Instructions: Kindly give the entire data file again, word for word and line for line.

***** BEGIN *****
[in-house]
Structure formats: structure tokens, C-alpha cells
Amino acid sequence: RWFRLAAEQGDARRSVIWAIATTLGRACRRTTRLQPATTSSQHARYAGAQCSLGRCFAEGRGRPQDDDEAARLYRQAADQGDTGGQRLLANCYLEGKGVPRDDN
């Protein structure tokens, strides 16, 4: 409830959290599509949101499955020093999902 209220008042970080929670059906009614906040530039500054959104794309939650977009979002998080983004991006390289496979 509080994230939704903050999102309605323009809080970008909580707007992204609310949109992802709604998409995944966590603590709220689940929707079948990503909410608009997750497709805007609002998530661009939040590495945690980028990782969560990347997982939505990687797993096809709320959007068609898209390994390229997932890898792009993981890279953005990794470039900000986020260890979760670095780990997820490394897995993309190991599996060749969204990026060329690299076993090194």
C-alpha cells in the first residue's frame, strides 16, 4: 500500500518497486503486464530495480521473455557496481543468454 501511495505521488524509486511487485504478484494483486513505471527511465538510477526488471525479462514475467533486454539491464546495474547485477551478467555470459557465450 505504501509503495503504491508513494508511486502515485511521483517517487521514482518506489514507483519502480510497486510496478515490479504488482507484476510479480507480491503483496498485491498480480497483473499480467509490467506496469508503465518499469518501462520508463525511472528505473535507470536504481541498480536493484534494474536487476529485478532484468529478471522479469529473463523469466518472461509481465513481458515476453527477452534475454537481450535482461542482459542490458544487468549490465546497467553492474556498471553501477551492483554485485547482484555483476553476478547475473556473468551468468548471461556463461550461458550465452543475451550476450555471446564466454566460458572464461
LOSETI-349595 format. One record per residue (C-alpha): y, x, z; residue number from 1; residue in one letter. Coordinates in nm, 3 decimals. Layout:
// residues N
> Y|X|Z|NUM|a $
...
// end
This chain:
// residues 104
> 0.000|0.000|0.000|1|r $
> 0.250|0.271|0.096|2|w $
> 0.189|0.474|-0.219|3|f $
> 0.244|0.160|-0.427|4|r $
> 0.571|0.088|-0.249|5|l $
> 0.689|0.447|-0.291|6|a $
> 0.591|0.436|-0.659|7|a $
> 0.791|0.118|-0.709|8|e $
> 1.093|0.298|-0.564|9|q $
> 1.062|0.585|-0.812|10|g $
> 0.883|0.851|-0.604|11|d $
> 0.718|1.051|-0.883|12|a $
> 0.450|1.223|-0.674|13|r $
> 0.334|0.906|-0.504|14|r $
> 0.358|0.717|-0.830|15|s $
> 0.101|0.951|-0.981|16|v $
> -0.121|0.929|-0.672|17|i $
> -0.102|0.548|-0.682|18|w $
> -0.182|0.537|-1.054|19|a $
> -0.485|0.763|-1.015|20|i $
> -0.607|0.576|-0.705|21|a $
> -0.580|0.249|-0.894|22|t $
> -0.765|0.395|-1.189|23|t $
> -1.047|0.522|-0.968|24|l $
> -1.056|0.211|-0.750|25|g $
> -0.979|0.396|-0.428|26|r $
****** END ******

[in-house]
Structure formats: structure tokens, C-alpha cells
Amino acid sequence: RWFRLAAEQGDARRSVIWAIATTLGRACRRTTRLQPATTSSQHARYAGAQCSLGRCFAEGRGRPQDDDEAARLYRQAADQGDTGGQRLLANCYLEGKGVPRDDN
């Protein structure tokens, strides 16, 4: 409830959290599509949101499955020093999902 209220008042970080929670059906009614906040530039500054959104794309939650977009979002998080983004991006390289496979 509080994230939704903050999102309605323009809080970008909580707007992204609310949109992802709604998409995944966590603590709220689940929707079948990503909410608009997750497709805007609002998530661009939040590495945690980028990782969560990347997982939505990687797993096809709320959007068609898209390994390229997932890898792009993981890279953005990794470039900000986020260890979760670095780990997820490394897995993309190991599996060749969204990026060329690299076993090194």
C-alpha cells in the first residue's frame, strides 16, 4: 500500500518497486503486464530495480521473455557496481543468454 501511495505521488524509486511487485504478484494483486513505471527511465538510477526488471525479462514475467533486454539491464546495474547485477551478467555470459557465450 505504501509503495503504491508513494508511486502515485511521483517517487521514482518506489514507483519502480510497486510496478515490479504488482507484476510479480507480491503483496498485491498480480497483473499480467509490467506496469508503465518499469518501462520508463525511472528505473535507470536504481541498480536493484534494474536487476529485478532484468529478471522479469529473463523469466518472461509481465513481458515476453527477452534475454537481450535482461542482459542490458544487468549490465546497467553492474556498471553501477551492483554485485547482484555483476553476478547475473556473468551468468548471461556463461550461458550465452543475451550476450555471446564466454566460458572464461
LOSETI-349595 format. One record per residue (C-alpha): y, x, z; residue number from 1; residue in one letter. Coordinates in nm, 3 decimals. Layout:
// residues N
> Y|X|Z|NUM|a $
...
// end
This chain:
// residues 104
> 0.000|0.000|0.000|1|r $
> 0.250|0.271|0.096|2|w $
> 0.189|0.474|-0.219|3|f $
> 0.244|0.160|-0.427|4|r $
> 0.571|0.088|-0.249|5|l $
> 0.689|0.447|-0.291|6|a $
> 0.591|0.436|-0.659|7|a $
> 0.791|0.118|-0.709|8|e $
> 1.093|0.298|-0.564|9|q $
> 1.062|0.585|-0.812|10|g $
> 0.883|0.851|-0.604|11|d $
> 0.718|1.051|-0.883|12|a $
> 0.450|1.223|-0.674|13|r $
> 0.334|0.906|-0.504|14|r $
> 0.358|0.717|-0.830|15|s $
> 0.101|0.951|-0.981|16|v $
> -0.121|0.929|-0.672|17|i $
> -0.102|0.548|-0.682|18|w $
> -0.182|0.537|-1.054|19|a $
> -0.485|0.763|-1.015|20|i $
> -0.607|0.576|-0.705|21|a $
> -0.580|0.249|-0.894|22|t $
> -0.765|0.395|-1.189|23|t $
> -1.047|0.522|-0.968|24|l $
> -1.056|0.211|-0.750|25|g $
> -0.979|0.396|-0.428|26|r $